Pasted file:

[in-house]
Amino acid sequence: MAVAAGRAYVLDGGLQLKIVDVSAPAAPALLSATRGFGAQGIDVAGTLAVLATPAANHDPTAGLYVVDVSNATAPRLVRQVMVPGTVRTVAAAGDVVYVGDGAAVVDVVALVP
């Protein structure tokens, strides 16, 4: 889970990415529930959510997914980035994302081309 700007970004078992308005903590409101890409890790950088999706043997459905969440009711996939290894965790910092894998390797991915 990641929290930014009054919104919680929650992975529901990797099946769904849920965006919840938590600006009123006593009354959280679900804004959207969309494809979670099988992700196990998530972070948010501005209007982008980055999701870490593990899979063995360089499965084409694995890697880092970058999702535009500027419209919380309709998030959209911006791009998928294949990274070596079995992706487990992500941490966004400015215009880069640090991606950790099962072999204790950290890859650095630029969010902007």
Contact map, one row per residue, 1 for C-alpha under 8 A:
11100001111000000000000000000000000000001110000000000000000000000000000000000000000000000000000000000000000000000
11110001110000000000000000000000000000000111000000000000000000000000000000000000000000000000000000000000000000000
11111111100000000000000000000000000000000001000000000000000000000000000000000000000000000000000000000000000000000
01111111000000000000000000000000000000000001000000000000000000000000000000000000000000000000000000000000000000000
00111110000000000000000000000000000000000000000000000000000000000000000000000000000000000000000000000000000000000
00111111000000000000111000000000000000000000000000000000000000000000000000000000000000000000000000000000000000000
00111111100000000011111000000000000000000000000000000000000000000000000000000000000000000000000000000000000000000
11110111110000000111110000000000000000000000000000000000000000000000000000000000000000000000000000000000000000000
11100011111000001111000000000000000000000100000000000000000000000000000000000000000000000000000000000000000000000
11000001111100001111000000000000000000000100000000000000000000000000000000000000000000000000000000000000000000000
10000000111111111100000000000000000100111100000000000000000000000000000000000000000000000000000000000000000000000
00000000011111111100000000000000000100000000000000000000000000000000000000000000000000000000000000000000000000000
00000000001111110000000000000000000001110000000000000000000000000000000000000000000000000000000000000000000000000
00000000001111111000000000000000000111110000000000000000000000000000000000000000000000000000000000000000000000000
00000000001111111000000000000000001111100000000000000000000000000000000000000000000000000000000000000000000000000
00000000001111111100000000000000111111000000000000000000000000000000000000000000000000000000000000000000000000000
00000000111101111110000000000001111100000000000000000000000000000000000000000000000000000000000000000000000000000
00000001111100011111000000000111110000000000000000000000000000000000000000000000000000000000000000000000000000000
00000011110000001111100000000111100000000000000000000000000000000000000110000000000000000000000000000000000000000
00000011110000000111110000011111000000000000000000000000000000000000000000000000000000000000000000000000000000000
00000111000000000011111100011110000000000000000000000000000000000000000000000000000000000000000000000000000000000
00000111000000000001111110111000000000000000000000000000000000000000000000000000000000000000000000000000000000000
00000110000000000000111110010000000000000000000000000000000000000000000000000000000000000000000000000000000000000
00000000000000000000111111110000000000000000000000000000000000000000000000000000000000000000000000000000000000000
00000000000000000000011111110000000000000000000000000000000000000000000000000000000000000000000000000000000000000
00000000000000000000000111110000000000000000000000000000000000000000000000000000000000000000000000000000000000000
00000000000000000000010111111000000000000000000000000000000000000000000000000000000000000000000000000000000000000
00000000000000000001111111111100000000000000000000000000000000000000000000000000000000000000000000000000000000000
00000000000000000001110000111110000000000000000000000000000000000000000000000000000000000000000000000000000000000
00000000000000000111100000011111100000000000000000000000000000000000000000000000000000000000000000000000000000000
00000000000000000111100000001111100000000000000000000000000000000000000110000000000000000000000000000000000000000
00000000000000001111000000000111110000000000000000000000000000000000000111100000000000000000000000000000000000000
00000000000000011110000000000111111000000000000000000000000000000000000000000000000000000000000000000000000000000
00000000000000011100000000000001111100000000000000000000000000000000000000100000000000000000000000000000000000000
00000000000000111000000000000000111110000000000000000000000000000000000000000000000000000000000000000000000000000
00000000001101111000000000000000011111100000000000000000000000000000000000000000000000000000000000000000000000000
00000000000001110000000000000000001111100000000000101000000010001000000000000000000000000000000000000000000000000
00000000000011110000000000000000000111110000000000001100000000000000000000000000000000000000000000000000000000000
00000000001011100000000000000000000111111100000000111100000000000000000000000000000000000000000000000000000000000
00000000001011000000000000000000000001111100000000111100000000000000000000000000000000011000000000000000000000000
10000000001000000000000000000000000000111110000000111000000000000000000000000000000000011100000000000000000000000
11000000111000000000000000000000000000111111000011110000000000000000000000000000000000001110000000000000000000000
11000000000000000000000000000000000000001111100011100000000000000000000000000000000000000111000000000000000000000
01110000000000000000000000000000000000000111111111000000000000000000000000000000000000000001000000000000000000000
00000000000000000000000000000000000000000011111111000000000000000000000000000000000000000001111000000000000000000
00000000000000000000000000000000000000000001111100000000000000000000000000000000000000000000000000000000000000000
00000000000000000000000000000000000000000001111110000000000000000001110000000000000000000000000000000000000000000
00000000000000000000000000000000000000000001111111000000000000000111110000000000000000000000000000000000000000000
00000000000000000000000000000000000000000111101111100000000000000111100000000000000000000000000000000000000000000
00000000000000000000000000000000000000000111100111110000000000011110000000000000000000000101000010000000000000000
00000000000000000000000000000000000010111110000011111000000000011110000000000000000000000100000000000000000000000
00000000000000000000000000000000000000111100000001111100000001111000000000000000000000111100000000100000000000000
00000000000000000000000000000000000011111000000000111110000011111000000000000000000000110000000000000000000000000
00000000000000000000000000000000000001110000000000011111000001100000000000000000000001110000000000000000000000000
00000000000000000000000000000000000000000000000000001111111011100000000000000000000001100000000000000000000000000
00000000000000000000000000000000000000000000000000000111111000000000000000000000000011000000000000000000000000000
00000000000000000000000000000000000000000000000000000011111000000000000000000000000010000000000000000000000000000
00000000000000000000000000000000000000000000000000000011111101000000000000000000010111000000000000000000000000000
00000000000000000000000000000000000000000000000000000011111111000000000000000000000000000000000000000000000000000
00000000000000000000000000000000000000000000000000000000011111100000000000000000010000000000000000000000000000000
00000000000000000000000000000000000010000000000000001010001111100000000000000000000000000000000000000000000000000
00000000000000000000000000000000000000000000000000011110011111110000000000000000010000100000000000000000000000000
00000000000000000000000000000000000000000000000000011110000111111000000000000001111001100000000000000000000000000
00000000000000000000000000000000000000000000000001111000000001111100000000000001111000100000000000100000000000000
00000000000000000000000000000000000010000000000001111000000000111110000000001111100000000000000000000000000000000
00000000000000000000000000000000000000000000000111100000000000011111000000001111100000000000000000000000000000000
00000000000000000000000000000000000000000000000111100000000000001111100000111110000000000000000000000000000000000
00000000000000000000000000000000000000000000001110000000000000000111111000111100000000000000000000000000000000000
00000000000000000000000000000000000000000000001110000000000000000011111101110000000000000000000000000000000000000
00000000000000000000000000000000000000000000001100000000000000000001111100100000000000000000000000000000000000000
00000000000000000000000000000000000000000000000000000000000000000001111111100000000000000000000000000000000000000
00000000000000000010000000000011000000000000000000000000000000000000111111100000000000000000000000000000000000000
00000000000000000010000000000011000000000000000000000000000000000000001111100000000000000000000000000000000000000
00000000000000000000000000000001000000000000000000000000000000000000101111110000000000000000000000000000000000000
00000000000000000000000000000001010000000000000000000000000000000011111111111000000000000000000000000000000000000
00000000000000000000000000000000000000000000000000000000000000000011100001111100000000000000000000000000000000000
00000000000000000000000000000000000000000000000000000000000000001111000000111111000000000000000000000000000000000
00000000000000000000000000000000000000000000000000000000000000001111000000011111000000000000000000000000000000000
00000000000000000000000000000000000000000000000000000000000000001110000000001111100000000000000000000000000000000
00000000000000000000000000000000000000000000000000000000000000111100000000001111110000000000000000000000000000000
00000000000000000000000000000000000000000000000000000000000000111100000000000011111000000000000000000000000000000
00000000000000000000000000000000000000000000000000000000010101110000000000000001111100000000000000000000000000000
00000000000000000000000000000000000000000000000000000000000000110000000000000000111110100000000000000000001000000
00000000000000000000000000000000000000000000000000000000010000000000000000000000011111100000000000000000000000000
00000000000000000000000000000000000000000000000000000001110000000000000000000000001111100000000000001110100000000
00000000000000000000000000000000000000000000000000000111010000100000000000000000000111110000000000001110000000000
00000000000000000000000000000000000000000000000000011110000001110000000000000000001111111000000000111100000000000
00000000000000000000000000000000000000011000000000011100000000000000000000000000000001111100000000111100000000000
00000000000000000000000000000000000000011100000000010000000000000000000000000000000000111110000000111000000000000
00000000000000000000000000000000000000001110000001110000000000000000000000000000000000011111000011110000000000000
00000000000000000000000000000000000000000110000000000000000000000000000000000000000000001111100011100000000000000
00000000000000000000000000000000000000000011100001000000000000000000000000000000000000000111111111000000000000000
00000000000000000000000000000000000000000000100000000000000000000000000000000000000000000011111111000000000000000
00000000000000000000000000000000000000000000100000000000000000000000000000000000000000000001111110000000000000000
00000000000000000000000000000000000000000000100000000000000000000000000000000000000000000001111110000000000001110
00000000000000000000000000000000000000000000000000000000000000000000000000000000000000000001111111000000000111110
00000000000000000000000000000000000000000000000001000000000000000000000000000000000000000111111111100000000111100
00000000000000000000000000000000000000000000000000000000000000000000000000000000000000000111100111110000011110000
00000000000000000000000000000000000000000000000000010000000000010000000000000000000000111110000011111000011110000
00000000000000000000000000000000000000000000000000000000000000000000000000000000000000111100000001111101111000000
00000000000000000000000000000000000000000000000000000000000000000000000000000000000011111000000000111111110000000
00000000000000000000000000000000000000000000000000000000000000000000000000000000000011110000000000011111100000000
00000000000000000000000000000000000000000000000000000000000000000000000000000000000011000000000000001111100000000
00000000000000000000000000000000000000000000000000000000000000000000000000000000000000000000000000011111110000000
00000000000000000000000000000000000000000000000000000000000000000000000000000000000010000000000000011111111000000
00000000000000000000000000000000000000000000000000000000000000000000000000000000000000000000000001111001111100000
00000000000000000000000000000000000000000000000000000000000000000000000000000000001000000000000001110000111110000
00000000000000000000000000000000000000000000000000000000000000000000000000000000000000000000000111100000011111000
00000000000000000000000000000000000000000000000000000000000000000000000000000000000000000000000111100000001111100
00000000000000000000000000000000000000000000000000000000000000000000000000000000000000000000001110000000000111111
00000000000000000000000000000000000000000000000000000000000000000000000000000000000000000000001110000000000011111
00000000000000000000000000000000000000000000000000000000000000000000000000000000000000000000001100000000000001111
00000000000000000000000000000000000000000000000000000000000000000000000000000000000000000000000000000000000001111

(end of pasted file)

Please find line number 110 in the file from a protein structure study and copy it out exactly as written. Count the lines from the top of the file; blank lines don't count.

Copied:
00000000000000000000000000000000000000000000000000000000000000000000000000000000000000000000000001111001111100000